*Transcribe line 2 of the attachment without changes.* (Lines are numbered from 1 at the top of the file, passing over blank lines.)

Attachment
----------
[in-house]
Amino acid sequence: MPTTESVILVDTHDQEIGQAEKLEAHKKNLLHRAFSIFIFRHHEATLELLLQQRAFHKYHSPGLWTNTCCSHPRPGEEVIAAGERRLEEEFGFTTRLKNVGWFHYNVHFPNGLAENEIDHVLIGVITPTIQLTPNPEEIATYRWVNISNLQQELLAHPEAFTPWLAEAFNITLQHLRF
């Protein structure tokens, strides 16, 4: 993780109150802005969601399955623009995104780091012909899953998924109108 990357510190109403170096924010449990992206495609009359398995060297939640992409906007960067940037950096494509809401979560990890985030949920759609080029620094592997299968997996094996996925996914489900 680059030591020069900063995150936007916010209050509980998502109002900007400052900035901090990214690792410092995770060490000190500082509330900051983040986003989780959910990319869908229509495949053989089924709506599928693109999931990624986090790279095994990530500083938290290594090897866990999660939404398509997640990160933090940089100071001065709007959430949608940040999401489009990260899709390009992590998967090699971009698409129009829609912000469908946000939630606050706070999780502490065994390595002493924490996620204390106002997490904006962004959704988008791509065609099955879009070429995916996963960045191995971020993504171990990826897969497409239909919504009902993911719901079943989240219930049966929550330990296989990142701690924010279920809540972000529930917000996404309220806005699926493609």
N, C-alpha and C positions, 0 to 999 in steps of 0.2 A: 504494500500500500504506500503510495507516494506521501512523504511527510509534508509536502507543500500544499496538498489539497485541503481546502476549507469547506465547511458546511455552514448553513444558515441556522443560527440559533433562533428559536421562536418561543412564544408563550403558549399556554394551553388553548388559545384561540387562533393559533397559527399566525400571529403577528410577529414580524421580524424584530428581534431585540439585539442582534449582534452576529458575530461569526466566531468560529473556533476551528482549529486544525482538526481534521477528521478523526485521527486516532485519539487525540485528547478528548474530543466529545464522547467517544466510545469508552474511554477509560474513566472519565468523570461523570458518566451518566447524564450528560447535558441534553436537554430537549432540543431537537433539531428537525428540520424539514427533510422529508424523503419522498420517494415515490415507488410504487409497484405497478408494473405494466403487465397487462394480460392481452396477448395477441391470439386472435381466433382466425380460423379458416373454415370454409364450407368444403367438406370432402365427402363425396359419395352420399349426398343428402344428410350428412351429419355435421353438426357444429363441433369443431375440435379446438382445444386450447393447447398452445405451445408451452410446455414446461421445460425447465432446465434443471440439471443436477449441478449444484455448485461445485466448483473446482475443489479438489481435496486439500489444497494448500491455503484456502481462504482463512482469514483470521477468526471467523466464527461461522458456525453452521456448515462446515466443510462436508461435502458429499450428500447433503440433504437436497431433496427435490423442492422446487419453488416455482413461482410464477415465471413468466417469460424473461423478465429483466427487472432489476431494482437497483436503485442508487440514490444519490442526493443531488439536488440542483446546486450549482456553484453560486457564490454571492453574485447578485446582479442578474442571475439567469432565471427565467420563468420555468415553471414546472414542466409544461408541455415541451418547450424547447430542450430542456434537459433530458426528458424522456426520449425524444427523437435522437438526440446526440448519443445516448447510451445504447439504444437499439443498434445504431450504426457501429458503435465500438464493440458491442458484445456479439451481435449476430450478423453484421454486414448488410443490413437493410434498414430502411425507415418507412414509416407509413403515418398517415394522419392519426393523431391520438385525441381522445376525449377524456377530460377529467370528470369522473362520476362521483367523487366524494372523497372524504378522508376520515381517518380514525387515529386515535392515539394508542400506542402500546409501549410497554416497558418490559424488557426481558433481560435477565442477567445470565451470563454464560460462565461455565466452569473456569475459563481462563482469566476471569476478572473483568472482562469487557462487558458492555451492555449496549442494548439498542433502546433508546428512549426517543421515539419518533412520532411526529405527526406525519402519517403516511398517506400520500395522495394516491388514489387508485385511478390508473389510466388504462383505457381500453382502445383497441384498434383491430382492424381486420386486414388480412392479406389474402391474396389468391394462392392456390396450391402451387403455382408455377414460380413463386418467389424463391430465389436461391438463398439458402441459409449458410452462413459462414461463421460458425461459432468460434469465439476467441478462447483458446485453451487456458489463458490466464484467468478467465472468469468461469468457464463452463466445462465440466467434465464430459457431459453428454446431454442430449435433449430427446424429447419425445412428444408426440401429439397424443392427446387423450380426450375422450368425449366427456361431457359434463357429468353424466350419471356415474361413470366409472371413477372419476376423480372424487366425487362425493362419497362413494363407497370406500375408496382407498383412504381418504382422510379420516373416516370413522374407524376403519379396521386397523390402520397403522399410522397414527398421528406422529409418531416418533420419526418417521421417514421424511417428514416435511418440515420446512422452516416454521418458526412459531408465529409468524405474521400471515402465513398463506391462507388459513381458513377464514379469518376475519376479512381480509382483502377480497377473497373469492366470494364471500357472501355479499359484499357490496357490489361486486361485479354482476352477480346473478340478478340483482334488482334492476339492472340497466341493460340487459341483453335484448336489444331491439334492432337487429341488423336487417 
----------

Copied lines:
Amino acid sequence: MPTTESVILVDTHDQEIGQAEKLEAHKKNLLHRAFSIFIFRHHEATLELLLQQRAFHKYHSPGLWTNTCCSHPRPGEEVIAAGERRLEEEFGFTTRLKNVGWFHYNVHFPNGLAENEIDHVLIGVITPTIQLTPNPEEIATYRWVNISNLQQELLAHPEAFTPWLAEAFNITLQHLRF